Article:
The Year We Were Famous by Carole Estby Dagg
Clarion Books, 2011, 250 pp., $16.99
In this historical fiction, Carole Estby Dagg imagines the 1896 cross-country trek of her great-aunt and great-great-grandmother, Clara and Helga Estby, from Mica Creek, Washington, to New York City in an attempt to raise money to save their family farm. Shy, 17-year-old Clara and her bold, suffragette mother leave behind father Ole, seven younger siblings, and Clara’s presumptive fiancé. They face hazardous weather, dangerous travel conditions, Clara’s indecision about her future, and the truth about Helga’s past, all while trying to meet their seven-month deadline.
The Year We Were Famous weaves together facts and artifacts from Clara and Helga’s actual 4,600 mile trek with imagined conversations, journal entries, and characters met along the way. The result is a compelling story about what is possible for girls and women, and one historical journey that helped make it so.
The Sentinels by R. A. & Geno Salvatore
Wizards of the Coast LLC, 2010, 297 pp., $17.95
Maimun is a teenage orphan who has already seen more than his fair share of adventures. He is bound to a magical artifact of the goddess of good fortune, Tymora; yet somehow, this good luck charm seems to attract nothing but trouble. In this book, the third of a trilogy, Maimun sets out to destroy the Stone of Tymora with the help of his friend, the young pirate Joen. Maimun soon discovers that things—and people—are rarely as they first appear.
The story is set in the world of the Forgotten Realms, a fully developed and richly layered fantasy universe. In this book, Maimun travels through locations such as Waterdeep, Longsaddle, and Silverymoon in search of answers to the many riddles he faces in his quest. He also encounters his occasional rescuer and mentor, the famous elf Drizzt, who is a beloved character in the Forgotten Realms universe.
Fort Worth, TX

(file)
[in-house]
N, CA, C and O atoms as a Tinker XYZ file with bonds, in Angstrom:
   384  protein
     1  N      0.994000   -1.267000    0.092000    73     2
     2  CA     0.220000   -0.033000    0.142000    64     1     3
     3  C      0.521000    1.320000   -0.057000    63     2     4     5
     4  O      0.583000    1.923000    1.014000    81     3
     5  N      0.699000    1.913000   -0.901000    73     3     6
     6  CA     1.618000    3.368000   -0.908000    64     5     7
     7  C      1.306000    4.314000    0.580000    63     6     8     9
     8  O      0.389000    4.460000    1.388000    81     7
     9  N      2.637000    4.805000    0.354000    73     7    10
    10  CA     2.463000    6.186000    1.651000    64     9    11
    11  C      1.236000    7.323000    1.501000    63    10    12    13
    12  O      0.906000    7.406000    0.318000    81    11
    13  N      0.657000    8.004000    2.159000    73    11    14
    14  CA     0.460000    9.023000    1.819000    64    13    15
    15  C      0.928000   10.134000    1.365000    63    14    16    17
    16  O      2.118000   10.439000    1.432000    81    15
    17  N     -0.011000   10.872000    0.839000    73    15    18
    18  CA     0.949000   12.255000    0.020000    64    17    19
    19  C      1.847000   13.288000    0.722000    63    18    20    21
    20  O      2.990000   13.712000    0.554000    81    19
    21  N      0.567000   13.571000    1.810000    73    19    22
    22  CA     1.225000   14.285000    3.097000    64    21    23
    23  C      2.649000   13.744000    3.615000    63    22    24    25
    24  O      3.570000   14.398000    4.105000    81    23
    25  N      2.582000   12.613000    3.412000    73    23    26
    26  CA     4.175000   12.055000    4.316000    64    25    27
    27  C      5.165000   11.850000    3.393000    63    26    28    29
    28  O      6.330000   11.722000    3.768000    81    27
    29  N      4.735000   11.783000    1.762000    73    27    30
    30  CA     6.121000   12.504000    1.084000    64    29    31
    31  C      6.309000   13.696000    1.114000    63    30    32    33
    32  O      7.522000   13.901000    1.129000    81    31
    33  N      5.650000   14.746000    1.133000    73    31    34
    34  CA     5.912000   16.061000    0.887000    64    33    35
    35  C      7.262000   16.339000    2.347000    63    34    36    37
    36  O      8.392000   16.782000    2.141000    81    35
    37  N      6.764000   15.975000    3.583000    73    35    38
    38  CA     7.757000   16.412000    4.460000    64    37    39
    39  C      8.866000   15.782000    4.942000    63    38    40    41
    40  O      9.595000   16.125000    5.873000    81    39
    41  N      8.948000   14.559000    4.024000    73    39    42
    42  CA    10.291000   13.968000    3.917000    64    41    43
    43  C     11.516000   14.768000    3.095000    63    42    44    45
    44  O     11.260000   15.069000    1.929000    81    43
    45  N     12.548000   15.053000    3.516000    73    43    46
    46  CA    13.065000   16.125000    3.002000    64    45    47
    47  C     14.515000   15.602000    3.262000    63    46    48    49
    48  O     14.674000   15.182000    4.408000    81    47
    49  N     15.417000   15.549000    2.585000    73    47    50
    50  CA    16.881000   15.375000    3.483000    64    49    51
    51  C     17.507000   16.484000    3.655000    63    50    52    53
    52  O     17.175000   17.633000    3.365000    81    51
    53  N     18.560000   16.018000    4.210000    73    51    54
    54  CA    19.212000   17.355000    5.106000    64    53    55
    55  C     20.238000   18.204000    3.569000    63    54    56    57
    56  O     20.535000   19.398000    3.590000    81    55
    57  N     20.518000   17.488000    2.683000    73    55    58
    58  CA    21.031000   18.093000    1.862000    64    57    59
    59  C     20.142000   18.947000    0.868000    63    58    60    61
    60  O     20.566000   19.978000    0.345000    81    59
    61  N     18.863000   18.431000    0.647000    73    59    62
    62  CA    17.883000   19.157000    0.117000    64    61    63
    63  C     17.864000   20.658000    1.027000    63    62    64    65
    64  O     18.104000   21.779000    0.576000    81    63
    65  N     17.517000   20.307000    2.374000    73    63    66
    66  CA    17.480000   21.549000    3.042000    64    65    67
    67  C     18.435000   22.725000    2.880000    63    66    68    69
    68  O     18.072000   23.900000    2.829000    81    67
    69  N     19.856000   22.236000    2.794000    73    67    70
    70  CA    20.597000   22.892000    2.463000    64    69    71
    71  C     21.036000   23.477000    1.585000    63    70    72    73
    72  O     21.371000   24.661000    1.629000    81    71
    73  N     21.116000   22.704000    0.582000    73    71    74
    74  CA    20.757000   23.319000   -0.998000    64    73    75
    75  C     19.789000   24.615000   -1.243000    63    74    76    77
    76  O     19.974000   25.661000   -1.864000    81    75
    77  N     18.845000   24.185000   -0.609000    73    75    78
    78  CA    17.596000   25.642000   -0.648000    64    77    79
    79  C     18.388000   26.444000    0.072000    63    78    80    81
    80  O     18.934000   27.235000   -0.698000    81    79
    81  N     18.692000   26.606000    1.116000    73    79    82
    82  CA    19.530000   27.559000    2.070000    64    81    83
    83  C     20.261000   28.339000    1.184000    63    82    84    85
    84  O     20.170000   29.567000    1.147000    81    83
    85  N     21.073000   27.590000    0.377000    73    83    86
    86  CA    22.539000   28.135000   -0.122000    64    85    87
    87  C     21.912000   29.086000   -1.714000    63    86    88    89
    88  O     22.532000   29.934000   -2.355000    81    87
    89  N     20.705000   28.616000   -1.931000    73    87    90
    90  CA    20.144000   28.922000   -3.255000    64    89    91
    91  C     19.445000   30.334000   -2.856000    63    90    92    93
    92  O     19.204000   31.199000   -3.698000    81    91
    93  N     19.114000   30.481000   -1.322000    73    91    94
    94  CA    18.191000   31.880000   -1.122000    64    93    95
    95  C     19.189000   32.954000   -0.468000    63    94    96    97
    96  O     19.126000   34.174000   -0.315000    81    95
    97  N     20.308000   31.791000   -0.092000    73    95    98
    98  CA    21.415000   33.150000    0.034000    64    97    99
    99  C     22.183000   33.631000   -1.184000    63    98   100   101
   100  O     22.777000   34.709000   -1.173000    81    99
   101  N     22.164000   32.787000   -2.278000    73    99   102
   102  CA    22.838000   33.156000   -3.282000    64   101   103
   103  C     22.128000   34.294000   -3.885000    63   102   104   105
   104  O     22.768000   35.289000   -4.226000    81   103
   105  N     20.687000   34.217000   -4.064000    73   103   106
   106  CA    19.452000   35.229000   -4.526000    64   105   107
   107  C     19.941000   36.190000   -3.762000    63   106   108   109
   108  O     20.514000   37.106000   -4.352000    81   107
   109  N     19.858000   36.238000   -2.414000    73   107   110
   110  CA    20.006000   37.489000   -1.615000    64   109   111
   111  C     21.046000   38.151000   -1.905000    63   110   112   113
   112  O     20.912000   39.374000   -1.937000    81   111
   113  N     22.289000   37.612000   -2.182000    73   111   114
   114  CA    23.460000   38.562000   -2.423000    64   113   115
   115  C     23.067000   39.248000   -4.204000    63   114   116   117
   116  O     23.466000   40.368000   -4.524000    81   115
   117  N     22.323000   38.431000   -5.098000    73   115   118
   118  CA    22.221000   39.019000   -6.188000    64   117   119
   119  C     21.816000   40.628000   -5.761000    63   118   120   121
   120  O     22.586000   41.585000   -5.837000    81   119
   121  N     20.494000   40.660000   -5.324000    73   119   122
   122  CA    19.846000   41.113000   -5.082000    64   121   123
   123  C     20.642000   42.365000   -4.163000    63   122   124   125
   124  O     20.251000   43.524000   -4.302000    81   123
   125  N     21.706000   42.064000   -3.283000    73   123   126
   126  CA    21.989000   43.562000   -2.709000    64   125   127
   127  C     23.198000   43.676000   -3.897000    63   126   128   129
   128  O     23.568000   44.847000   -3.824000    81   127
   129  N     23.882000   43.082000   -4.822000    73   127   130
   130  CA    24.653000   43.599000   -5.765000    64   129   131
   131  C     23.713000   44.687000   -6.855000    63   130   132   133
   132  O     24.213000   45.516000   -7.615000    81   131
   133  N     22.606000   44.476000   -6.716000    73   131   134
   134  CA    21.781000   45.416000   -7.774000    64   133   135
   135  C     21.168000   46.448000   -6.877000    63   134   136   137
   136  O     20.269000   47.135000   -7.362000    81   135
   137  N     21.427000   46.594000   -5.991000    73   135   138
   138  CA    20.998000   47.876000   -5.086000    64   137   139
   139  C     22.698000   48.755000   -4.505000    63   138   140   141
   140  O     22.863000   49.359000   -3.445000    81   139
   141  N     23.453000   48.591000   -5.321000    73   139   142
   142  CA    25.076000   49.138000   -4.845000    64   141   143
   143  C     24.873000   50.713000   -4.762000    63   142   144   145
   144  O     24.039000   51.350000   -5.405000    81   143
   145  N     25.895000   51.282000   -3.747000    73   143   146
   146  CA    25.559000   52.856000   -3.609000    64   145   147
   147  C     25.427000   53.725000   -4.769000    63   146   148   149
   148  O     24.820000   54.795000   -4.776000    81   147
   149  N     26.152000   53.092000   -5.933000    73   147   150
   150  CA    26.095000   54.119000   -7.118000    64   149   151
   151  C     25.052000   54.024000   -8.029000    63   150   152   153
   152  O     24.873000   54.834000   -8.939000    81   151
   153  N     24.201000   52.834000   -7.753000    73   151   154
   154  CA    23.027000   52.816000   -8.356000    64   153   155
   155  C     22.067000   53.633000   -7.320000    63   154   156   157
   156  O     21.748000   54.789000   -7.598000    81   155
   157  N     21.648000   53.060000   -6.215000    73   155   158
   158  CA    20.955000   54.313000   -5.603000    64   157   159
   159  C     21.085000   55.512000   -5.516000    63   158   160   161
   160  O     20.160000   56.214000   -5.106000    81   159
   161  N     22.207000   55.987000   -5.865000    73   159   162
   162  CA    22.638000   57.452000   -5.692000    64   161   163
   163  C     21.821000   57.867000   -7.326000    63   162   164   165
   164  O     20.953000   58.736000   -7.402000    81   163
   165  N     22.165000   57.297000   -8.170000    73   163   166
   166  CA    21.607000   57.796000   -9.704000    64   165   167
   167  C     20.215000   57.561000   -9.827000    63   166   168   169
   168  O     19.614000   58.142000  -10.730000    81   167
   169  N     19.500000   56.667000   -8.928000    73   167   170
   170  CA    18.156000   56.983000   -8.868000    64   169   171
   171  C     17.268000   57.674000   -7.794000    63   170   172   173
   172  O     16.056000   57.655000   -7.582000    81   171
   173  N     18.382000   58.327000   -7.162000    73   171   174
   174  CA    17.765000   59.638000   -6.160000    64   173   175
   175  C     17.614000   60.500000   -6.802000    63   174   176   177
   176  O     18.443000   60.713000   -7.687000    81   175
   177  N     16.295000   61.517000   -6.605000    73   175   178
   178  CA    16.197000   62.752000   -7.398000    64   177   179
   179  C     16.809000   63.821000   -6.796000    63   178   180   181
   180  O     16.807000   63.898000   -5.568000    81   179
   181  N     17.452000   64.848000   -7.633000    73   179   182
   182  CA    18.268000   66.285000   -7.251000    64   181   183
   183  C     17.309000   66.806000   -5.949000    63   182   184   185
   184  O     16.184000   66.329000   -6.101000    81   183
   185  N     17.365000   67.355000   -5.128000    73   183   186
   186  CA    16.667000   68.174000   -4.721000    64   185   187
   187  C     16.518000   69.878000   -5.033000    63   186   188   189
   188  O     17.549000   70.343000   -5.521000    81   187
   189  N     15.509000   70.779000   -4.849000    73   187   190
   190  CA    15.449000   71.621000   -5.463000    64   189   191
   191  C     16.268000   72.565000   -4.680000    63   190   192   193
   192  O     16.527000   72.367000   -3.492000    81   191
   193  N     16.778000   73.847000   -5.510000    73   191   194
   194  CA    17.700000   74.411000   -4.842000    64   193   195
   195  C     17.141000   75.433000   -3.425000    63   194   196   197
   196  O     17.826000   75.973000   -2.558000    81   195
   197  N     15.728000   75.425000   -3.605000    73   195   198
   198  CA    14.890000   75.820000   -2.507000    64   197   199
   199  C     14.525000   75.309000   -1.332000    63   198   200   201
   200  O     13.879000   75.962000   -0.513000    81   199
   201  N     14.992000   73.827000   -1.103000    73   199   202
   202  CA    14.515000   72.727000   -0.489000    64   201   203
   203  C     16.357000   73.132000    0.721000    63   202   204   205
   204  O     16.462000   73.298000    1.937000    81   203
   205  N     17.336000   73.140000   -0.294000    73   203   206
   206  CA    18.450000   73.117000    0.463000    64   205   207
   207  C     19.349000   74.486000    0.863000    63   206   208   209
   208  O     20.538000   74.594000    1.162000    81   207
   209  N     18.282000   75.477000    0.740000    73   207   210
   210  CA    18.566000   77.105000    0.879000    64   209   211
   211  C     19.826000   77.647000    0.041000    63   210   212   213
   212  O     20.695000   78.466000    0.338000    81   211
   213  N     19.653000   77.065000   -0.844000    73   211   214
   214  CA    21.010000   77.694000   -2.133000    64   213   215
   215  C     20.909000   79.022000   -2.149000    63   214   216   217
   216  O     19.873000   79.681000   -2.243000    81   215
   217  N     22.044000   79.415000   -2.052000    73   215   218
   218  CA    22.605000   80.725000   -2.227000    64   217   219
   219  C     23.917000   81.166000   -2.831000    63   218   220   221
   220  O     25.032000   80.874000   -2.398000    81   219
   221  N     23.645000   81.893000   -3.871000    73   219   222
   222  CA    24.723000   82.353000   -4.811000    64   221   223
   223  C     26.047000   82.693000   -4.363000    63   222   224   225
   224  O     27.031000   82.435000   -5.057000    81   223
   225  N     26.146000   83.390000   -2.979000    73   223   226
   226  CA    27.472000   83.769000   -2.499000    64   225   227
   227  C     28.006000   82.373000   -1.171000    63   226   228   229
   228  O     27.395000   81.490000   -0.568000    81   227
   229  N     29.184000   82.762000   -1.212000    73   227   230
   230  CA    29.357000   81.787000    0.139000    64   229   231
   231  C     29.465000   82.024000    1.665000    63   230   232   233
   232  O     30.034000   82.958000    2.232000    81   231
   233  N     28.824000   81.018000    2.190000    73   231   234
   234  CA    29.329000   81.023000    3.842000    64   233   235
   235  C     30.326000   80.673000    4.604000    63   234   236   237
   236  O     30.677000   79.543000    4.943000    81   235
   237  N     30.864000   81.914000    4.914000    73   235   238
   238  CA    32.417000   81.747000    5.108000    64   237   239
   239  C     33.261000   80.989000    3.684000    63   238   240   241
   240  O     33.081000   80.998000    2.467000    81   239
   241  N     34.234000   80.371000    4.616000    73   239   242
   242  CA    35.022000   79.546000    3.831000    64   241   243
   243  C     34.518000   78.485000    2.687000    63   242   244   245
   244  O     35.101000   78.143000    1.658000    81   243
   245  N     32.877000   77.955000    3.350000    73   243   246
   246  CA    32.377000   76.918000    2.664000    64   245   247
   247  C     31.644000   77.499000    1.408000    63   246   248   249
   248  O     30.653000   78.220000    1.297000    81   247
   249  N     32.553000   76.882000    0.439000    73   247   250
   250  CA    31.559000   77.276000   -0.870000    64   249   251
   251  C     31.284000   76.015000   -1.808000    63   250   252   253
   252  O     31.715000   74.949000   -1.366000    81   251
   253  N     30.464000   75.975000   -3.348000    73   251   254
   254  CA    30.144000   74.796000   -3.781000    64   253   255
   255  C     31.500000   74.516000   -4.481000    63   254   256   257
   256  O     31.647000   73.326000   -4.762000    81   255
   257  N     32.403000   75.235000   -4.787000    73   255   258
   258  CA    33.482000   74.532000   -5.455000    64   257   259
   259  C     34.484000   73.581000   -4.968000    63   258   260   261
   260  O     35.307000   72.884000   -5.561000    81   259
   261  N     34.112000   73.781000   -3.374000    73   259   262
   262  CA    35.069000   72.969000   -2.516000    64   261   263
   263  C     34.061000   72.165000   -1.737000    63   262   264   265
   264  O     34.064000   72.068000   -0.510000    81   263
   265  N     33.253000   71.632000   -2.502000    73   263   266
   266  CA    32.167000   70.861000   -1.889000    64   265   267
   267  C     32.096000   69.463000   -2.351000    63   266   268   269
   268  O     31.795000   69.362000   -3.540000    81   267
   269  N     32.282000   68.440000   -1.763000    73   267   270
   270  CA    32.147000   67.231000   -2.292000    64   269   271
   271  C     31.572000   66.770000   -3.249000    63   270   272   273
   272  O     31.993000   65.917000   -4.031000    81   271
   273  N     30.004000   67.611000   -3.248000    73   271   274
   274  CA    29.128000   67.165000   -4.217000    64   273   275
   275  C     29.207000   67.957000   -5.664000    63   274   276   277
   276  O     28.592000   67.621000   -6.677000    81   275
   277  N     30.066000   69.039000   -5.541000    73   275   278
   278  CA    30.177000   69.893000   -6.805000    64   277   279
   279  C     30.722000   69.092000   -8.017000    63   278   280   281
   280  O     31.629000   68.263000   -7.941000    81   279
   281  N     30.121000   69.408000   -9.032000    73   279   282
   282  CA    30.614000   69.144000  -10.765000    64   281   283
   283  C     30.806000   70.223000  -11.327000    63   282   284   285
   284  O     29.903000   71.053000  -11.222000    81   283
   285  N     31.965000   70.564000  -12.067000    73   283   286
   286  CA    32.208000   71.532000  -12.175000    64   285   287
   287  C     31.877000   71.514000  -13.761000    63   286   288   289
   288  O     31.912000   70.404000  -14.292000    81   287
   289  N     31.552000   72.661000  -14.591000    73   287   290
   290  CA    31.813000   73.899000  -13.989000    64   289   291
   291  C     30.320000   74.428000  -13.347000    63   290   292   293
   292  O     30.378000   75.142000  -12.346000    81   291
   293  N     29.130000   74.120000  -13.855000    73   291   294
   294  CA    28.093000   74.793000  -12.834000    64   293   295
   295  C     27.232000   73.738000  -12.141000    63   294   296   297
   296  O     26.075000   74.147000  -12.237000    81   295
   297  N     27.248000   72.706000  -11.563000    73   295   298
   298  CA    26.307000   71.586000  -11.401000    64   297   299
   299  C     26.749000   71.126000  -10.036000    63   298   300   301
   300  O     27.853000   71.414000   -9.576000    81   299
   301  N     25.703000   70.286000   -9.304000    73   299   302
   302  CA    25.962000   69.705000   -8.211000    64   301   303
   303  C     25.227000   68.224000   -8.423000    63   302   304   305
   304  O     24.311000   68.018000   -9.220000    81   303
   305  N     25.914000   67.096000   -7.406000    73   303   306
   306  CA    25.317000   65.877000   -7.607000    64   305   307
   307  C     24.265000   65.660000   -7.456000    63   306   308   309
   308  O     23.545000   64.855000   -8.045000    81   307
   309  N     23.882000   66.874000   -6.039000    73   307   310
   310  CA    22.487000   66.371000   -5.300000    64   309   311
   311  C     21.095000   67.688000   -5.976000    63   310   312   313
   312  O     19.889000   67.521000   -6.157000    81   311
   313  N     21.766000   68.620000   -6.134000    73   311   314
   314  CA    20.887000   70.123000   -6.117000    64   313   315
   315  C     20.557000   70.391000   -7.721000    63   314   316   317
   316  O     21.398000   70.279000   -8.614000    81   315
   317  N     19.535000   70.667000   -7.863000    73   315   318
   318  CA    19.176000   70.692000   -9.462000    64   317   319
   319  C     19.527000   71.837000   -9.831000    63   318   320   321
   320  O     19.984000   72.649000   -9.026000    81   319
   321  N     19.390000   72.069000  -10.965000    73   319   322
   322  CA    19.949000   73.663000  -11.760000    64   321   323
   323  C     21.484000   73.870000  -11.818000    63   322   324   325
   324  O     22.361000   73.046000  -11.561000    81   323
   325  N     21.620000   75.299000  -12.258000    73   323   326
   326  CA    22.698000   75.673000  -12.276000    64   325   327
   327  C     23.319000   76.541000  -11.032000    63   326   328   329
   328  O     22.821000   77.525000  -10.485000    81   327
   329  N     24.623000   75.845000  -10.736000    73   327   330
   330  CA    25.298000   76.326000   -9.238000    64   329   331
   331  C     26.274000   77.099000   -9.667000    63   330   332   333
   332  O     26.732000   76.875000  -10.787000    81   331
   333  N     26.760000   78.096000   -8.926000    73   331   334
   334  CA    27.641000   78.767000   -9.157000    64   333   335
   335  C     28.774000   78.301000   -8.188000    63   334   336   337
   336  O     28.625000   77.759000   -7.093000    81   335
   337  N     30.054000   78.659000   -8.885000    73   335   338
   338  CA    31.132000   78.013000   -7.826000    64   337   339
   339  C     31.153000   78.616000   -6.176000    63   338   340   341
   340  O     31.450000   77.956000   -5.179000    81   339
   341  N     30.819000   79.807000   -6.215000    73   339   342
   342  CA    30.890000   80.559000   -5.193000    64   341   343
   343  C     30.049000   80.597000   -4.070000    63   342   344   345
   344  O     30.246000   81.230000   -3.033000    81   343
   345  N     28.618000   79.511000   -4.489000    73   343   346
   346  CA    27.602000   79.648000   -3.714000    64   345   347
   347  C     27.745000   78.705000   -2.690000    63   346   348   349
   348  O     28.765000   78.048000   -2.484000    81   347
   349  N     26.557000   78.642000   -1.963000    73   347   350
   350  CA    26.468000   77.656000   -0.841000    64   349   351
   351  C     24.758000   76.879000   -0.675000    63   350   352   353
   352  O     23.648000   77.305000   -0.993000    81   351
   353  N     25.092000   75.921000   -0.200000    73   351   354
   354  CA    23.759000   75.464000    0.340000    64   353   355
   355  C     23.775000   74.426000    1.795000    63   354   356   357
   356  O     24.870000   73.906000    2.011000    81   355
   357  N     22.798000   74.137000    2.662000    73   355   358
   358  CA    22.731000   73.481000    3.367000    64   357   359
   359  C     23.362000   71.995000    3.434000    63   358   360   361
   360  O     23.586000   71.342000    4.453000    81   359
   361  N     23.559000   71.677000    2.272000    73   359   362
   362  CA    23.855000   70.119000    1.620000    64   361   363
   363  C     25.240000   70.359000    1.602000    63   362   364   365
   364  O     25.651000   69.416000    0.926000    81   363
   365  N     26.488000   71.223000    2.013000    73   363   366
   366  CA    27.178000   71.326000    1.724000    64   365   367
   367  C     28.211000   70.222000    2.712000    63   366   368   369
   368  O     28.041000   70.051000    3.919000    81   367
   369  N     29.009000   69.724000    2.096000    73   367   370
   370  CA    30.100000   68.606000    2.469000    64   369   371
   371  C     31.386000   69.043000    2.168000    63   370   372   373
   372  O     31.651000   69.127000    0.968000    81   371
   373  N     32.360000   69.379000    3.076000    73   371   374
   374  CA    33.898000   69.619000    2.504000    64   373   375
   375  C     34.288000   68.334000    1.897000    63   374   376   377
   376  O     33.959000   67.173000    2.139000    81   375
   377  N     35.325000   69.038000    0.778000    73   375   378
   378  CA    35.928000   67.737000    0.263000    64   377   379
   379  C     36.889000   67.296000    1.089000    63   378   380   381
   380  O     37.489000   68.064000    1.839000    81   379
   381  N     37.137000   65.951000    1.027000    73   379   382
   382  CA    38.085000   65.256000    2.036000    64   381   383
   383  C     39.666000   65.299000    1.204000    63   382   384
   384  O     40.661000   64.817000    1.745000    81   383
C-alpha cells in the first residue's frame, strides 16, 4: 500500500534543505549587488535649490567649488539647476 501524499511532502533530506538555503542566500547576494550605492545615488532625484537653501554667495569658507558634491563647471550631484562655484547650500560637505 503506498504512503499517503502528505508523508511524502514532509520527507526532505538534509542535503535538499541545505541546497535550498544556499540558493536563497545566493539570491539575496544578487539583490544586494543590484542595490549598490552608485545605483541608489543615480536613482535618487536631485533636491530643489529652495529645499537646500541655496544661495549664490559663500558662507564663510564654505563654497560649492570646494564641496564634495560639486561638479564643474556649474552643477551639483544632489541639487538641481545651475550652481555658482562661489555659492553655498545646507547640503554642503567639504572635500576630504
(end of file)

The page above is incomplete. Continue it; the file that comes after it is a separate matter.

Things I Know about Love by Kate le Vann
Egmont, 2010, 153 pp., $15.99
Livia Stowe is a 17-year-old Brit off to America for a summer holiday. She keeps a blog about the experience, but it has a set purpose: Livia is on a mission to figure out love. This trip, and her goal, is complicated by her struggles with leukemia. Finally in remission, Livia looks forward to a chance at a normal life and sees her trip as a new beginning. Her hope continues to grow once she meets Adam, a fellow Brit also visiting America. Their romance, and its heartbreaking conclusion, make Livia’s story impossible to put down.
Le Vann captures the voice of a teenager looking for love in this short and fast-paced novel. The story doesn’t dwell on Livia’s cancer, so it’s suited for readers looking for a lighter read. It’s a novel that will make readers smile, laugh, and cry along with the characters from start to finish.
Words in the Dust by Trent Reedy
Arthur A. Levine Books, 2011, 272 pp., $17.99
Born with a cleft lip, Zulaikha, 13, is no beauty, and she is teased constantly because of her deformity. Even though her days are filled with household chores in her traditional Afghani family, she dreams of having more. At first her dreams are small: maybe one day she will find a husband, and she and her beloved sister can be together. Hope blossoms when American soldiers arrange surgery to fix her face; then she meets Meena, a former professor who teaches her to read and write. As Zulaikha slowly embraces the possibilities that lie ahead, her beautiful older sister’s marriage to a careless older man leads to unnecessary tragedy.
The poetic language and details about Afghani customs provide a glimpse into a world where much is changing while much stays the same. Back matter includes a glossary, an author’s note, and suggested reading lists, offering more for interested readers.
Barbara A. Ward
Wither by Lauren DeStefano
Simon & Schuster BFYR, 2011, 385 pp., $17.99
Scientists, searching for a way to make people disease-free and almost immortal, tampered with humanity’s DNA. The first generation who received this tampering were nearly immortal; however, in the next generations, males die at age 25 and females die at 20. Our heroine, Rhine Ellery, 16 and full of life and cunning, is kidnapped to be the wife of Linden Vaughn, a wealthy, kind, and naive husband. Linden’s father, an ambitious scientist, is the master of the mansion. His drive to invent a vaccine supersedes any sort of moral code. When Rhine realizes the horror of her situation, she becomes set on finding an escape. By rejecting her imprisonment, Rhine asserts the value of her life, in spite of its inevitable brevity.
DeStefano’s dystopia is full of rich, sensory surprises—each scene expertly designed with an ostentatious and futuristic flare.